NCSU, Endeca ProFind, Online Public Access Catalogs

The Duke University Libraries hosted North Carolina State University’s Kristen Antelman, Associate Director for Information Technology, and Emily Lynema, lead developer for the new catalog interface at our monthly library staff presentation/talk. Some tidbits from the talk.

  • They started really talking about redoing their OPAC last year but actual handoff of the project to a developer didn’t happen until summer of 2005. Their initial plan was to have something deployed before the spring 2006 academic semester. The went live with it in January 2006. I think this is indicative of how things are now. Things happen faster, libraries need to get used to this AND take advantage of it.
  • Similarly, they actually had a very small implementation team, department heads i.e., systems, cataloging, reference, current ILS admins (all with other responsibilities) and ONE dedicated developer. I’m not sure if this is a sign of the apocolypse but it is reality of how things are done in libraries
  • NCSU seems to be able to get the most out of their people. It seems like they have faith in their employees to just do it, give smart people the tools and they can do it. That is lesson for all library managers out there I think.
  • Part of the decision in doing their own application was that Sirsi/DYNIX didn’t look like they were going to do anything revolutionary with the OPAC
  • Endeca ProFind is another layer between their ILS (Sirsi/Dynix of some flavor) and the web application which is their OPAC. Catalog records with expanded item information would be extacted nightly and fed into the Endeca software to update indexes/databases which the OPAC would work off of.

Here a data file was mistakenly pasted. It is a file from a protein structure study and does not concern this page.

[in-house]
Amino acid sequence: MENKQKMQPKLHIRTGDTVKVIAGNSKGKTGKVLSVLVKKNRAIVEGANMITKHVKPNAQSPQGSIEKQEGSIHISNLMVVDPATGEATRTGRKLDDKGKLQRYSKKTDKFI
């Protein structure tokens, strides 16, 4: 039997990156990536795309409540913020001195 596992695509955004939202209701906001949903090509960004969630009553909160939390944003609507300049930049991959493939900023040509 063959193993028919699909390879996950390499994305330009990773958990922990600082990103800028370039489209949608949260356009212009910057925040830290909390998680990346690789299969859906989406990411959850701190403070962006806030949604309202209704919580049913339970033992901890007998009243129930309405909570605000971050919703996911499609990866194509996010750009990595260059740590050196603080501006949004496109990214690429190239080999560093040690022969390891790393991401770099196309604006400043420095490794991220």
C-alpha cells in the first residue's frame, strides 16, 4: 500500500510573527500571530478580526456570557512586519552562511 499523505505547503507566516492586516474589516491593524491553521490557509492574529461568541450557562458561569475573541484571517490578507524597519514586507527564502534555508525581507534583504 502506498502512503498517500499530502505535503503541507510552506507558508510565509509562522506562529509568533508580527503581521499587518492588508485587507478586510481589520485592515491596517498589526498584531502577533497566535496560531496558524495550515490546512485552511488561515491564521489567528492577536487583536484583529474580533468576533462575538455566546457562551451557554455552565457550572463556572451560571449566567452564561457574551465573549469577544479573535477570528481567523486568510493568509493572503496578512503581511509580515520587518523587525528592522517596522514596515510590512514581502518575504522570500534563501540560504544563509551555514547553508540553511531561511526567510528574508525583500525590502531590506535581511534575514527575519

• I suspect that most of the work that NCSU had to do was to make the web application work with whatever database the Endeca software generated from the extracted MARC records. I’m sure Endeca had to do a bit of work to extract stuff from MARC records, and map to their database. Another thing is that the MARC that is extracted from NCSU’s catalog is simple flat file records, not transmission format but broken up by some sort of marcbreaking routine.
  • Setup cost was six-figures. Yearly maintainence fee was 18%. Serious money. Especially for a new cost. NCSU’s collection is on the order of 1.6M records, so who knows how that cost would scale for really large collections. At the same time there is a question as to how cost-effective this solution would be for a smaller collection. They mentioned that this was ameliorated by the fact the system just works and they don’t have to waste time on the ILS pig.
  • They are still optimizing performance of the backend. Nightly indexing takes on the order of seven hours. This will supposedly improve after some bugs are swatted.
  • Future enhancements include the implementation of FRBR identification of records in order to “roll-up” related works and manifestations. There was a blurb on the slide about taking advantage of LC’s FRBR algorithm but I didn’t get to ask them any details [hey the room was full of oohhhing-ahhhing librarians]
  • I didn’t get a good sense of how they were doing relevancy but the gist of it was that they were basing it on the semantics of the actual search, weighing certain fields (title, subject author) more than others (notes). I didn’t hear anything about how well this is actually working out though. They did note that their original OPAC would only really give “relevant” results in the first five returned records for a keyword search about 15% of the time.

Overall, good stuff. It was nice hearing it from the horses’ mouths.